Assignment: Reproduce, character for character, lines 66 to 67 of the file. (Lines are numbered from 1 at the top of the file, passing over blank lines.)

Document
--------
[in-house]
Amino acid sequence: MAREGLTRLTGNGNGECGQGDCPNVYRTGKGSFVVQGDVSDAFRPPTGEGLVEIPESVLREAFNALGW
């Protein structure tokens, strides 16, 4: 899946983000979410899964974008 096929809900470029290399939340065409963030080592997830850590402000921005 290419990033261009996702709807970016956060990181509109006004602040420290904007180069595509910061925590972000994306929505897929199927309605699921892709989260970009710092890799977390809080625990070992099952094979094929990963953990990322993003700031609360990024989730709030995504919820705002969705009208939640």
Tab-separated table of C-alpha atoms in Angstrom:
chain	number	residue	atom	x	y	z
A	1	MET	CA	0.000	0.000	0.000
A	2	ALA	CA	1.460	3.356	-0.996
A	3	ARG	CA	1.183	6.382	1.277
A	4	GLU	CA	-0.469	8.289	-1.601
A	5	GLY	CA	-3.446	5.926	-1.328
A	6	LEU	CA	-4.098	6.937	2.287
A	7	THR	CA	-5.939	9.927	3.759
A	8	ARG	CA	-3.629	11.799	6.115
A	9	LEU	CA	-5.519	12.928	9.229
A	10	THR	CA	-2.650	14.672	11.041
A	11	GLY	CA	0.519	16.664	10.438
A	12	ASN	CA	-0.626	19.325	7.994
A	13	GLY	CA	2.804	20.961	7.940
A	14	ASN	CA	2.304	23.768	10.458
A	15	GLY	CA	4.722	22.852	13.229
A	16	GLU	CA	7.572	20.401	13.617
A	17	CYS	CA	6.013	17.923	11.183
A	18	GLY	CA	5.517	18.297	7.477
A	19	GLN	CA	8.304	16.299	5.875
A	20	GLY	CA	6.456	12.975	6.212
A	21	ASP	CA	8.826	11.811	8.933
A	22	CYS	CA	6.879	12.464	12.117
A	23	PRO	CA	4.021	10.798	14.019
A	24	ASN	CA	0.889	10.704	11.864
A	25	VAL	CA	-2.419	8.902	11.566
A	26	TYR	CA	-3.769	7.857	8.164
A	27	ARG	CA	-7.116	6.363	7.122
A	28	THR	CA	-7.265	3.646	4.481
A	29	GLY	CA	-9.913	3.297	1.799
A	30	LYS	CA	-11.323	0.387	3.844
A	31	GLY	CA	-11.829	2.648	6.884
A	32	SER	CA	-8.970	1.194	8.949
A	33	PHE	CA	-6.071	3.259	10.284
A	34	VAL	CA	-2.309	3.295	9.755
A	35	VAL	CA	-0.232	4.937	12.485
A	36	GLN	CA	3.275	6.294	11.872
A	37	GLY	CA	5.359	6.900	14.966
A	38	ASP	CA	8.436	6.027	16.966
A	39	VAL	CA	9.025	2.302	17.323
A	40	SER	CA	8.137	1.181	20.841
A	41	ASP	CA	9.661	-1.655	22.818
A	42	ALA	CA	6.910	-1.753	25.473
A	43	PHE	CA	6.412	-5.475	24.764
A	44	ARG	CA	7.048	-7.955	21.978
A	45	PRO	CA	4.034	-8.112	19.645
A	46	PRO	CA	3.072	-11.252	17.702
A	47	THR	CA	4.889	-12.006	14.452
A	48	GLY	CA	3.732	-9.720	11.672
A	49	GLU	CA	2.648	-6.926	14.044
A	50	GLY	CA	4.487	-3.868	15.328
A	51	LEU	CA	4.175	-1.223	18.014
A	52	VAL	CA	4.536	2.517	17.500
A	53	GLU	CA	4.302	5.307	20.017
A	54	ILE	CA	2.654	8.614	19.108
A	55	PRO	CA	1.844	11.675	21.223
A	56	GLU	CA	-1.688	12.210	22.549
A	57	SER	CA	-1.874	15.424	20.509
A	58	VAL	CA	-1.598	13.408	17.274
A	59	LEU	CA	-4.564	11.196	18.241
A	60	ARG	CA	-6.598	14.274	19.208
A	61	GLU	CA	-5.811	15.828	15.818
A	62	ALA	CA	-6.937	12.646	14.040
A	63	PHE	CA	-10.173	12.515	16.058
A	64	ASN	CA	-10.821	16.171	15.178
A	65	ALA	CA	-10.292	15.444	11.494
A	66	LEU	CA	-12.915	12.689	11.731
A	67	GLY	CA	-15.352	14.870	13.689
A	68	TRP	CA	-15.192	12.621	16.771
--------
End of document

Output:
A	61	GLU	CA	-5.811	15.828	15.818
A	62	ALA	CA	-6.937	12.646	14.040